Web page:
The goal of the project is to get real-time arrival displays into businesses along major transit lines. These will be privately owned and operated computer displays that ingest real-time data through the interwebs and display localized arrival predictions for nearby stops. We’ll be developing a display/app, and subsidizing the purchase of tablet computers which can then be mounted behind a bar, in a shop window, near the door of the coffee shop, etc.
I’m sure I’ll have lots more to say here on the topic in the near future, but for now, I leave you with hope only.
SORTA recently announced(among other things) that it’s new uptown transit center will get next-arrival-time signs with real-time information just like Government Square has had for about a year.
Basically, an electric sign tells waiting passengers exactly when the next vehicle is going to be there based on that vehicle’s actual location as determined by an on-board GPS device.
This is fantastic news! Next-arrival-time signs do a number of good things:
- They’re a great way to advertise the potential convenience of transit
- They reduce the psychological stress of waiting
- They allow people with long waits to deal with them efficiently such as by getting comfortable or running an extra errand nearby
Such a delightful development raises a question though. While I appreciate that SORTA is adding these signs in a second location, I wonder why the information the signs provide couldn’t be available online such as through a smart phone or even via text message. It would seem to me that if it’s possible for even one such sign to work, then a whole system must already be in place to manage and share the location information between buses and signs.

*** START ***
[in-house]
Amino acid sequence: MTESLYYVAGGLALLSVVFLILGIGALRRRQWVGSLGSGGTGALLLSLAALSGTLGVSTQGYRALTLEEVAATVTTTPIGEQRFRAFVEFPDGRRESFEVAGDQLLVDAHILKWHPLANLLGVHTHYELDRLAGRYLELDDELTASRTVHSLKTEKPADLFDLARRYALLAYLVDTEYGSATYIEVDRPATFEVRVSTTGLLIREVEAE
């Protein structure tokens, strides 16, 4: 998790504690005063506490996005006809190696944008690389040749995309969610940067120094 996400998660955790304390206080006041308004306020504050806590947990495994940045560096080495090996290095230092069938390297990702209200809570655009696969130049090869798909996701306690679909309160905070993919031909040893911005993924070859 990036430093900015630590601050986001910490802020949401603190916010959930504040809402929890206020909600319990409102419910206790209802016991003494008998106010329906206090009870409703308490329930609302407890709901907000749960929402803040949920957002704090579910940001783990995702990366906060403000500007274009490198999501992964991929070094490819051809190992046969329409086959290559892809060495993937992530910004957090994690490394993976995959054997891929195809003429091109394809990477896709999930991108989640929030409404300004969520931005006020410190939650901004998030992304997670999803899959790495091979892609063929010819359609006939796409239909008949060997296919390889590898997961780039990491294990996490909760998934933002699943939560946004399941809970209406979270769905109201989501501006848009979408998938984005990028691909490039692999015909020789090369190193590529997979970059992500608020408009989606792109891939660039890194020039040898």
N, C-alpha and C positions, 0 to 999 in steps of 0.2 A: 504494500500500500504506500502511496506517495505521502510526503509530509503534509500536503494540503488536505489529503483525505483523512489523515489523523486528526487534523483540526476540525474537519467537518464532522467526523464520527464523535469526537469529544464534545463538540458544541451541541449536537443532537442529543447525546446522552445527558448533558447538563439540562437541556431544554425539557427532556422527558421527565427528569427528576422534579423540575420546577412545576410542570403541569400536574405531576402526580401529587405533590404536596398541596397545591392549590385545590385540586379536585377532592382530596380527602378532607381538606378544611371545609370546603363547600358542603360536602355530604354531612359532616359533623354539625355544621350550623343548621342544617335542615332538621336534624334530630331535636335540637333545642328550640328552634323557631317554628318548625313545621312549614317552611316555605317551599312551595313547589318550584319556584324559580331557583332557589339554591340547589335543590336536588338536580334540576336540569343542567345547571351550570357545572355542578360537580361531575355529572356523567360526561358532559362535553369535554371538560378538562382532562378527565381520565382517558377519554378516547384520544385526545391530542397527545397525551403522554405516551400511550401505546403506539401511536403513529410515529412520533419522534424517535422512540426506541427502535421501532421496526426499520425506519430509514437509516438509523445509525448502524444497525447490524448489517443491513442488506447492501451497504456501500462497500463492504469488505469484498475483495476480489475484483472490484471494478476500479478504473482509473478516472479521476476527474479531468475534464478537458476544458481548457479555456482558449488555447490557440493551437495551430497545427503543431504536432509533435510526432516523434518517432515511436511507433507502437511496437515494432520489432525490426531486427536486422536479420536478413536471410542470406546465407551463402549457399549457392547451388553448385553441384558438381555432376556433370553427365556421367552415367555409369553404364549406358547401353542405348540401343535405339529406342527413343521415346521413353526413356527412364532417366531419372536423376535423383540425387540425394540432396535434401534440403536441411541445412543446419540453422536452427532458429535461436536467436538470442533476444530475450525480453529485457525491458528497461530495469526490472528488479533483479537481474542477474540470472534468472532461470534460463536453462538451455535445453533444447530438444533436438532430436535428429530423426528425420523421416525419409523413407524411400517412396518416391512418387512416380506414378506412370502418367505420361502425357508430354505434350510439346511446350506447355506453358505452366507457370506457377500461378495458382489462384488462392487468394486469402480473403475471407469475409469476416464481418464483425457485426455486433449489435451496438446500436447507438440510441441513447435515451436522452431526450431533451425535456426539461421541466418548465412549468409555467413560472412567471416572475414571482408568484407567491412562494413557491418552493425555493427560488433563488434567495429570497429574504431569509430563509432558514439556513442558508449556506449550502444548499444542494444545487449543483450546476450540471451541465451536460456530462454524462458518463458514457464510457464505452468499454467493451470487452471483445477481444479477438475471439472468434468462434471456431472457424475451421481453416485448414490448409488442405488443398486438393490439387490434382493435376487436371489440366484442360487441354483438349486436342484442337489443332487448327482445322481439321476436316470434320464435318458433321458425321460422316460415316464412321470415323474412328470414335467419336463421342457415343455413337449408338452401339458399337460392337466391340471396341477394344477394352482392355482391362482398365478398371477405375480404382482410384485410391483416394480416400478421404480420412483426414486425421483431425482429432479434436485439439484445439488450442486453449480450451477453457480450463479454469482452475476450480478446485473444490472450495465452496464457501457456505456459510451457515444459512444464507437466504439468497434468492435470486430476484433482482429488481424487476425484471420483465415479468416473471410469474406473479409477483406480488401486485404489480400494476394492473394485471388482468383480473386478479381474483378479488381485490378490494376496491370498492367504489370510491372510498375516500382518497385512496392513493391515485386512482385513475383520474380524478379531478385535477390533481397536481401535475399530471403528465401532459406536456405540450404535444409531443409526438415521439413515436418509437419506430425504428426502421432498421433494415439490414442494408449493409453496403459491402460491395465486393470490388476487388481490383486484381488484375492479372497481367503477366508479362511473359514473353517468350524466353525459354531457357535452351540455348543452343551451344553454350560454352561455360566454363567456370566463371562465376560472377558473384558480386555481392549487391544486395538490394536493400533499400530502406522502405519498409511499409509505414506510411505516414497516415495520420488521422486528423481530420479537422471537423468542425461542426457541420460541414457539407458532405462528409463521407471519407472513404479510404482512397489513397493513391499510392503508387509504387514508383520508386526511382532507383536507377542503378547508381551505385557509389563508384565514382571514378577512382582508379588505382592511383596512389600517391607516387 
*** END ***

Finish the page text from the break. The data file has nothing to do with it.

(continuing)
There’s no good reason that same system couldn’t be adapted to exchange information in the same way between buses and smart-phones or buses and computers. Instead of having permanent next-arrival-time signs in only two places, we could have them anywhere there’s an internet connection. We could carry them in our pockets!
This isn’t an original idea. There’s actually a bar in Portland OR that has a big ol’ sign by the door telling patrons if they have time for another drink.
And there’s also a website that couldn’t be simpler to use telling passengers exactly when the streetcar is coming to any stop you might select(in either direction). And there’s applications already built for smart phones…
TriMet Does not own or operate this bar. They shared their data and people used it.
And closer to home, the University of Cincinnati is already offering a live map of their student shuttles.
So what’s keeping us from having such convenient transit information here in Cincinnati? We have the GPS systems in place, the concept has been demonstrated in more than a dozen cities, and there’s software already developed to help disseminate this data to the public.
SORTA: You need to release a web API to let developers make the data you’re already collecting even more useful to the riding public. If two signs are better than one, isn’t an unlimited number of signs, available exactly where and when people need them very much better?
I know what you’re going to say…”We’ve got too many things to do, we don’t want to maintain anything, and IT stuff is hard damnit!” Let me assure you, this can be a very, very simple project. This time last year I was developing an application programming interface for the Bureau of Transportation Statistics. This isn’t something you need to maintain and update. You need to set it and forget it. You don’t want to change the interface.
Not only would such an API be useful for people looking for the next arrival time, it could potentially be incredibly interesting as a teaching tool for helping the public understand how the system works. It could help us compare scheduled times and speeds to actual times and speeds throughout the day and let citizens hold public officials accountable for their decisions on infrastructure projects that effect transit. SORTA, if you want to make a case that your proposed BRT lines on major corridors need a designated right of way, what could do that better than a map showing the actual locations and speeds of buses in those crowded corridors at rush hour?
Set your data free, SORTA! Let us help you make our transit system truly useful and customer friendly! Let us advocate for better service with meaningful data!
(I’d be happy to personally help walk someone through setting this up, and I might even be willing to contribute a bit of code…you just need to ask!)